Frozen shoulder pain is one of the most common conditions treated in my clinic. The typical patient who seeks treatment is often between the ages of 40 and 65; more common in women than men; and is especially perimenopausal women or in patients with endocrine disorders, such as diabetes mellitus or thyroid disease.

The key symptoms for diagnosis include:

  • Very painful shoulder triggered by minimal or no trauma.
  • Pain disproportional to movement.
  • Especially painful when externally rotation the elbow by the side of the trunk
  • Alternation of stiffness and freezing periods of pain.

Generally speaking, there are three phases to a frozen shoulder pathology: the inflammatory phase (4-6 months duration), the freezing phase (4-6 months duration) and the thawing phase (up to a year or more).1 2 3 The total time for idiopathic frozen shoulder, in the absence of other complications, is 24 months. However, patients with shoulder trauma, or active endocrinopathy conditions can last much longer.

From the perspective of Chinese Medicine, Dr. Subhuti Dharmananda, Ph.D., Director, Institute for Traditional Medicine in Portland, Oregon has the following commentary on Frozen Shoulder treatments (excerpt):


As is often noted for treatment of acupuncture therapy, the methods used for frozen shoulder involves diverse ideas about selection of points. There are two main strategies: involving either local or distal treatments. Many of the local points chosen are ones at the shoulder and then some others on the affected meridian (mainly small intestine and large intestine meridians) along the arms and hands. Distal points may be used instead (as in the case of several below the knee points, and also for scalp acupuncture). In some cases, contralateral treatment is relied upon; other times, both local and distal points are on the affected side. Less often, both local and distal points are used. In terms of the points most frequently selected, the local points jianyu (LI-15), bianao (LI-14), and quchi (LI-11) of the large intestine meridian and jianzhen (SI-9), bingfeng (SI-12), and houxi (SI-3) of the small intestine meridian are emphasized. The commonly used distal points are yanglingquan (GB-34) and tiaokou (ST-38) plus several extra points between or to either side of these points were each mentioned. Acupuncture therapy was supplemented by massage and/or the patient’s own exercises in virtually every case. Sometimes physician-managed manipulations would be used.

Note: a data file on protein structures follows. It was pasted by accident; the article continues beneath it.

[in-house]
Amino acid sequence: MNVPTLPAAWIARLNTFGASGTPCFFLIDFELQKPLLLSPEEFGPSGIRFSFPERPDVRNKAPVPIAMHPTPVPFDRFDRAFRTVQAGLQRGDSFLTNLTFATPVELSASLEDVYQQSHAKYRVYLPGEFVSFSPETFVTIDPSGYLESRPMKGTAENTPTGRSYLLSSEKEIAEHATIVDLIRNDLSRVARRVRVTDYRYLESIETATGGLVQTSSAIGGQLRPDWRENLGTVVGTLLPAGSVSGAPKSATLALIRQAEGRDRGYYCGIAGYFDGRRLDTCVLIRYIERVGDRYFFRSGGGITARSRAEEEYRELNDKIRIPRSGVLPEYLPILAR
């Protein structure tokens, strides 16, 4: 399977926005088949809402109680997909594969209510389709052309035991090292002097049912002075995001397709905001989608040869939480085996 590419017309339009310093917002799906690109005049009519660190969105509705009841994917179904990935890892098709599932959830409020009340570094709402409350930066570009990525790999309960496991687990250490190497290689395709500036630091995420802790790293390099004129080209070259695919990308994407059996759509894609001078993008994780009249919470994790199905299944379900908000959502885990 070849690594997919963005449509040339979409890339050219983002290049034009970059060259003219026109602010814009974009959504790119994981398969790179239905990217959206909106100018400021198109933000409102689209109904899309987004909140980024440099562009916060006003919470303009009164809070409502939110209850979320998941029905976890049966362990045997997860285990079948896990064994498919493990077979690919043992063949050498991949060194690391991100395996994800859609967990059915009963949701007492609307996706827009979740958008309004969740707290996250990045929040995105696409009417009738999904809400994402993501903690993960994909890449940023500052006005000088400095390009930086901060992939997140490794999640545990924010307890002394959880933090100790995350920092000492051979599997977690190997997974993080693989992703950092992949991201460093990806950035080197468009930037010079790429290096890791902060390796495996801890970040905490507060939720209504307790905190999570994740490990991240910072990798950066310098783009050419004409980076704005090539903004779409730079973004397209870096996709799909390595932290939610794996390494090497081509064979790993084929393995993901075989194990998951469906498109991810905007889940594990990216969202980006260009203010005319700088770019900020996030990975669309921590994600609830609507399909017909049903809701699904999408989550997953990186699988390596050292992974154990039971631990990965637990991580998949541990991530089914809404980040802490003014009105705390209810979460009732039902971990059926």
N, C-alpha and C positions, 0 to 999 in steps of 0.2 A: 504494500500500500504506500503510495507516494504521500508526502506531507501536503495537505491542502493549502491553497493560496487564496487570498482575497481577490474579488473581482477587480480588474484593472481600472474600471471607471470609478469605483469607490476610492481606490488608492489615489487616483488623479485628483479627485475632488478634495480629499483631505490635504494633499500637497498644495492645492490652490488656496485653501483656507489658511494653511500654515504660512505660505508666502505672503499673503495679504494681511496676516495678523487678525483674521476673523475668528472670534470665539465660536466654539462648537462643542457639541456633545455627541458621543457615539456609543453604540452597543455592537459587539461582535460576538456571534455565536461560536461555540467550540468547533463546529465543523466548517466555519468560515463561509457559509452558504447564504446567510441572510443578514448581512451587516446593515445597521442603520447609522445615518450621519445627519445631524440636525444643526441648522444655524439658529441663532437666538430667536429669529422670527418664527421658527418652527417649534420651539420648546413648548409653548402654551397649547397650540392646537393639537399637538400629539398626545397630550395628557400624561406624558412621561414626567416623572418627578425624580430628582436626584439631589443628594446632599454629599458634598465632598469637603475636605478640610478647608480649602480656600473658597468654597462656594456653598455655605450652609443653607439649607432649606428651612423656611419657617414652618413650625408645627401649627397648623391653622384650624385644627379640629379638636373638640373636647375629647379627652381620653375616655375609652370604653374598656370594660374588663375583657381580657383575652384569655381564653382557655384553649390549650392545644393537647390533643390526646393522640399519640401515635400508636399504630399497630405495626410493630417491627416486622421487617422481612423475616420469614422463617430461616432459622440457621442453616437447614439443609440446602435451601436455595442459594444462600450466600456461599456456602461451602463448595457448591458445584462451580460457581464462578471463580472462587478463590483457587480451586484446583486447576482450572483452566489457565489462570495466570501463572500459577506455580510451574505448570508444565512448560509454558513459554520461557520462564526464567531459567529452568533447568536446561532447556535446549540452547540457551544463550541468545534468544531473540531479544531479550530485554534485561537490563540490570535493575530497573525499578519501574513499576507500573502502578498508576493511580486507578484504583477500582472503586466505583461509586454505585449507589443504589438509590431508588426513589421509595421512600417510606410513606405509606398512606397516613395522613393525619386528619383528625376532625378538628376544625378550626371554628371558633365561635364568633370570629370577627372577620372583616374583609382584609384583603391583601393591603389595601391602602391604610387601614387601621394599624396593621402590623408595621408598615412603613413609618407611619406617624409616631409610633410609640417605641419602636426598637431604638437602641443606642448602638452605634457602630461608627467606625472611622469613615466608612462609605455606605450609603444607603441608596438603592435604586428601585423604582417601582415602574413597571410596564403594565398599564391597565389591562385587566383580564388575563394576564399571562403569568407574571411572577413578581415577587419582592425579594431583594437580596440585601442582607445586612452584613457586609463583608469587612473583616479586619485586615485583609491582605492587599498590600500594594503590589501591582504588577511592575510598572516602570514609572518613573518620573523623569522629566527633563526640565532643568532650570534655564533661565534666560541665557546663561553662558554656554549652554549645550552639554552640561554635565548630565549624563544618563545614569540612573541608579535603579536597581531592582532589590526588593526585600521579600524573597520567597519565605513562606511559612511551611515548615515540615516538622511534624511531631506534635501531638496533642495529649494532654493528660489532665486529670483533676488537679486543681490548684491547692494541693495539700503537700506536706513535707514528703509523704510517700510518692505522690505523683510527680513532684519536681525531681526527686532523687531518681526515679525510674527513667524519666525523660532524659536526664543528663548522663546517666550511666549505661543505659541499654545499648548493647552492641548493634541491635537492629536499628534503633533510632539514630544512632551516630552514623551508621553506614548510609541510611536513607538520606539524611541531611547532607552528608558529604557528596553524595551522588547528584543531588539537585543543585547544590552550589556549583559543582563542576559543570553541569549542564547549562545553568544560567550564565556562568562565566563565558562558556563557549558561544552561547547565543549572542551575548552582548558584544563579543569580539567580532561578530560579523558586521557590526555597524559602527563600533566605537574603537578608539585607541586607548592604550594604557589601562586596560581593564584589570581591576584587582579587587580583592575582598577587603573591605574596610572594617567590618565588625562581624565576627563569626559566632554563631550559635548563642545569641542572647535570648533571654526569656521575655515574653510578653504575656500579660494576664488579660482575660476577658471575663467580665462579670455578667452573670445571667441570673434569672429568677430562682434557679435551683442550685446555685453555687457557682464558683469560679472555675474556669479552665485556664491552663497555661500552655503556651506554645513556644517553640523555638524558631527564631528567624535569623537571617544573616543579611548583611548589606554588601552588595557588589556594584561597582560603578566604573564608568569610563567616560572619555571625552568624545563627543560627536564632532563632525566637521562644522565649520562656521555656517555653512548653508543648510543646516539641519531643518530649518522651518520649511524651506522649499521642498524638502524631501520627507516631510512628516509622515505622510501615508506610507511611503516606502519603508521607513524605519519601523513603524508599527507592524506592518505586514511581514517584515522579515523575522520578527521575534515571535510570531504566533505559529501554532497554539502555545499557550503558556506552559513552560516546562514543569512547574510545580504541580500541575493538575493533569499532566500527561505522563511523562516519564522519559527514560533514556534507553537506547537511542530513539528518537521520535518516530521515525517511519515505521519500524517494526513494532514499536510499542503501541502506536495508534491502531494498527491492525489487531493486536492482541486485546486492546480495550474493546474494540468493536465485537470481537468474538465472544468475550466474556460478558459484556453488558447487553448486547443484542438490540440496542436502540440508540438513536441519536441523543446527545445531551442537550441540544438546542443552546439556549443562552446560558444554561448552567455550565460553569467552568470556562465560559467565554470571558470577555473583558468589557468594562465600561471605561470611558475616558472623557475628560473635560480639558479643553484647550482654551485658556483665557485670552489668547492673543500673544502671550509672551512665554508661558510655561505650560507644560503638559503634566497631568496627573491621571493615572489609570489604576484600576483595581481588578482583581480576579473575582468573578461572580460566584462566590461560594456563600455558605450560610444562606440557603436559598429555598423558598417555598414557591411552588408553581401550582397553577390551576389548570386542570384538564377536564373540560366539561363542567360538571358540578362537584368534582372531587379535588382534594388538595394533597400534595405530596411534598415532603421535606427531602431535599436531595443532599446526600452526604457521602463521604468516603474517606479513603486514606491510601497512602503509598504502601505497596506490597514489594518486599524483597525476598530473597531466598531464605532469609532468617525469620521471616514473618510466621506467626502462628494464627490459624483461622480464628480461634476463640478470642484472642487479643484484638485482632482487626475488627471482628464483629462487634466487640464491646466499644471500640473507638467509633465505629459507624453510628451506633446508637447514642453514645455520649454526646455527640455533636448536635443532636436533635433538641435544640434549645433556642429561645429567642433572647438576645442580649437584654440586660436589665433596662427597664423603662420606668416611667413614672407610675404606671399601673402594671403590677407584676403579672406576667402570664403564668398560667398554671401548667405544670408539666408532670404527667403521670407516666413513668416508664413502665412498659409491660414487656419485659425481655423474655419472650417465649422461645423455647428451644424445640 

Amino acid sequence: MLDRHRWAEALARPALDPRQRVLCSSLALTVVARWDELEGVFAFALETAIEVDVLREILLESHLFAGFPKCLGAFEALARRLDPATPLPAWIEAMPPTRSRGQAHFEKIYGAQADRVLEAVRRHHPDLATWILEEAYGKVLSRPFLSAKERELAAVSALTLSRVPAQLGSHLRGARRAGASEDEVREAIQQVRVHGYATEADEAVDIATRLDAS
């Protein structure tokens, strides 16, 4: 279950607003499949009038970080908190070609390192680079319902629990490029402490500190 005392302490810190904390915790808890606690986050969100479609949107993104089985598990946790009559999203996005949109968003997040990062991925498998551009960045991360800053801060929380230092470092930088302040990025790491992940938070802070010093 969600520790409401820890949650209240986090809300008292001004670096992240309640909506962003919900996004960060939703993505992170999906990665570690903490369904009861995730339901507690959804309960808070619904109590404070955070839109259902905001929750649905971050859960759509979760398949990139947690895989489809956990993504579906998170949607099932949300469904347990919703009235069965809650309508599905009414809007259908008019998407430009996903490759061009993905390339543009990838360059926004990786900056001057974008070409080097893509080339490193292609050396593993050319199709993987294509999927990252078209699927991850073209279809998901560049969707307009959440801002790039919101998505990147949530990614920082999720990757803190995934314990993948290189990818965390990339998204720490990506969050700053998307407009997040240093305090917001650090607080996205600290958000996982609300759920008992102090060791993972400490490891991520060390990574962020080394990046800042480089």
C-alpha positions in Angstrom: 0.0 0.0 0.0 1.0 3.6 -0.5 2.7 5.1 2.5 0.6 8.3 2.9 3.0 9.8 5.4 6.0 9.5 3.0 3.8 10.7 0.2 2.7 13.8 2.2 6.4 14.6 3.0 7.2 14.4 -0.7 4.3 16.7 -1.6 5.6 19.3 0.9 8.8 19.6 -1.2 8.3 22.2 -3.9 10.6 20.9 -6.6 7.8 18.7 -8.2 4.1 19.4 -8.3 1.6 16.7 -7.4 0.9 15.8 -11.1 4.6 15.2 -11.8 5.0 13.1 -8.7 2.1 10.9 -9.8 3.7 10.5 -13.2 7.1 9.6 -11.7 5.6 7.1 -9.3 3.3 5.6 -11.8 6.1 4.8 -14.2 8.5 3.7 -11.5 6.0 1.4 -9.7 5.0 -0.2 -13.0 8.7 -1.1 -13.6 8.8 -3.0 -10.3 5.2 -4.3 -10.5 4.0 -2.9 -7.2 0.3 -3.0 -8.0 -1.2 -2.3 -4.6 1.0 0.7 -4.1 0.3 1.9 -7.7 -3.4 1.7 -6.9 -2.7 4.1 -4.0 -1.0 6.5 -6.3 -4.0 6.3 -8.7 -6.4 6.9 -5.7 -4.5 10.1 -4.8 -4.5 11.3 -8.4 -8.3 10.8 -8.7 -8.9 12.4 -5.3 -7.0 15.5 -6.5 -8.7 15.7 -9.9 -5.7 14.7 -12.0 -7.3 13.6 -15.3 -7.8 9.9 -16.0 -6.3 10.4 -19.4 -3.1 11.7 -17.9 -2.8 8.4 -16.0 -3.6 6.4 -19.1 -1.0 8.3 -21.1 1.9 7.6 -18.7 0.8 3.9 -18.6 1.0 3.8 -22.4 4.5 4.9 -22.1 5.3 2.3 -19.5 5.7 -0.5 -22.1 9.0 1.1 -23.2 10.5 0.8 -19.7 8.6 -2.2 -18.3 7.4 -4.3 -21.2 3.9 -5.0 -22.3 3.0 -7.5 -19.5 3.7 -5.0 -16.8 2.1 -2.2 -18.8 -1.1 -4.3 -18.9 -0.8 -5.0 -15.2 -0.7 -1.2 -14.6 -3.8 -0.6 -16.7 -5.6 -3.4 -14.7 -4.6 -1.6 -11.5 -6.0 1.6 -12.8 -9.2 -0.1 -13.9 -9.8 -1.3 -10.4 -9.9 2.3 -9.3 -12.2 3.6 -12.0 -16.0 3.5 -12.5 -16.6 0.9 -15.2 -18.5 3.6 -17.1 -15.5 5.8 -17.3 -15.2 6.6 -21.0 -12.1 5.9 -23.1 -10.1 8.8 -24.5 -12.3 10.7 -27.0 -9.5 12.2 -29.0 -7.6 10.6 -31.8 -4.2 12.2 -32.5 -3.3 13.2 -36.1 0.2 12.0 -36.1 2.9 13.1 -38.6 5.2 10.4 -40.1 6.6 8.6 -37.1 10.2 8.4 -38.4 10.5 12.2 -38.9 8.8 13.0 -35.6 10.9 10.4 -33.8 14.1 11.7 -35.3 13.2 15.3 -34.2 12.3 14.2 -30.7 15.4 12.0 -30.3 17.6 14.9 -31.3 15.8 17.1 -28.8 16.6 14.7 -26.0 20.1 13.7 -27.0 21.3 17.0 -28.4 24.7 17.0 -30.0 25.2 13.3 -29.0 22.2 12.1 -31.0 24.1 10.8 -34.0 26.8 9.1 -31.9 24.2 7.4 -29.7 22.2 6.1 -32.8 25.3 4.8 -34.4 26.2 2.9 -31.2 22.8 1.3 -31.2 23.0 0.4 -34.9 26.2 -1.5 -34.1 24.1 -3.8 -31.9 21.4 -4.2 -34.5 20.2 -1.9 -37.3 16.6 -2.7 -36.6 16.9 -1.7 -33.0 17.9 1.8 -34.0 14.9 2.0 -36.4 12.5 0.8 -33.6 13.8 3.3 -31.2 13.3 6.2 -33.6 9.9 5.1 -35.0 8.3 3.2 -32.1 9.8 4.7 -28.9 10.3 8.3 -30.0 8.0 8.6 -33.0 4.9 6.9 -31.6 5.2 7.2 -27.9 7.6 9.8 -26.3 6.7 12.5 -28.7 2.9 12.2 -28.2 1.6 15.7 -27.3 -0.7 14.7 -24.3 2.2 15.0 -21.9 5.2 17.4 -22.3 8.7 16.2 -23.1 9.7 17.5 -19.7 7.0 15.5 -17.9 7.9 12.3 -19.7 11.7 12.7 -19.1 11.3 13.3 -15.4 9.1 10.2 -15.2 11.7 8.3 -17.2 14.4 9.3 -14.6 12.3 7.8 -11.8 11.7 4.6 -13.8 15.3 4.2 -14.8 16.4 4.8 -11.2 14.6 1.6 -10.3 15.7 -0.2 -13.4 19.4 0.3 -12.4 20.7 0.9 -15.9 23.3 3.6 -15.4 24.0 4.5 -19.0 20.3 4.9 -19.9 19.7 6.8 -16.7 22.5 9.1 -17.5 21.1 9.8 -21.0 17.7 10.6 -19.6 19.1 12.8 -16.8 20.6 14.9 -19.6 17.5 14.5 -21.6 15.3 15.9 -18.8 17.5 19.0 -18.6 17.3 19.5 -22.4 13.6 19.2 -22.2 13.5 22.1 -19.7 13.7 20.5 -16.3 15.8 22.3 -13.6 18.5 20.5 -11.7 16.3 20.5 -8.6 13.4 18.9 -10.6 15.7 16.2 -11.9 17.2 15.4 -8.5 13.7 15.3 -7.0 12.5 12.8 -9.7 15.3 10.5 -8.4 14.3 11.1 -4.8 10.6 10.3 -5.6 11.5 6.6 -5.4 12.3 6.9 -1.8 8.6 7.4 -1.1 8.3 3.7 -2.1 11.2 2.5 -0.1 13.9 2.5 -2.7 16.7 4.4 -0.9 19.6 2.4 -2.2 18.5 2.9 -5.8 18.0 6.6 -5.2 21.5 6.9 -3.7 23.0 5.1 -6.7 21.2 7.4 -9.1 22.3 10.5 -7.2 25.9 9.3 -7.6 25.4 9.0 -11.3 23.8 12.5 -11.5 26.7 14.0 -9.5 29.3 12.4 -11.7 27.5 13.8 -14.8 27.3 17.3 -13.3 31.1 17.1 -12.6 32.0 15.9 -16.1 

Pain in the upper body is often deemed a disorder related to invasion of wind, and a condition with stiffness is often associated with coldness, so frozen shoulder fits the ancient category of wind-cold invasion. Modern thinking on the subject of persisting pain at a fixed site suggests that blood stasis may also be involved.

A typical traditional formula considered suitable for “50-years shoulder” is Juanbi Tang, which has the wind dispelling herbs chiang-huo and siler and the blood vitalizing herbs turmeric, tang-kuei, and peony. These herbs are used in a base of tonification therapy that is suited especially to those who are elderly and suffer from a disorder in which there is easy invasion of wind and development of stagnation due to qi and blood deficiency. Hence, in addition to the blood nourishing herbs tang-kuei and peony, the qi tonic and center strengthening combination of astragalus, fresh ginger, jujube, and licorice is included.

An herbal preparation described as a successful remedy for frozen shoulder has the following main herbs: chiang-huo, siler, tu-huo, cinnamon twig, chin-chiu, vitex, cnidium, millettia, and salvia. Here, cnidium, millettia, and salvia serve to vitalize blood and nourish blood, while the other herbs dispel wind and warm the meridians.”

Acupuncture and herbal therapy is an excellent choice for the patient who wishes to make significant progress in the treatment of frozen shoulder and, hopefully, avoid future surgical procedures.


Nathan J. Heide, M.S., L.Ac.

Mr. Heide is founder and President of Anjuna Medicine, LLC in Eugene, Oregon. Anjuna Medicine ( is a private practice, focusing on integrative pain management solutions for chronic and recalcitrant diseases by using traditional East-Asian medical techniques. Mr. Heide is a graduate of Pacific College of Oriental Medicine (San Diego) and a current doctoral fellow at Oregon College of Oriental Medicine in Portland, Oregon.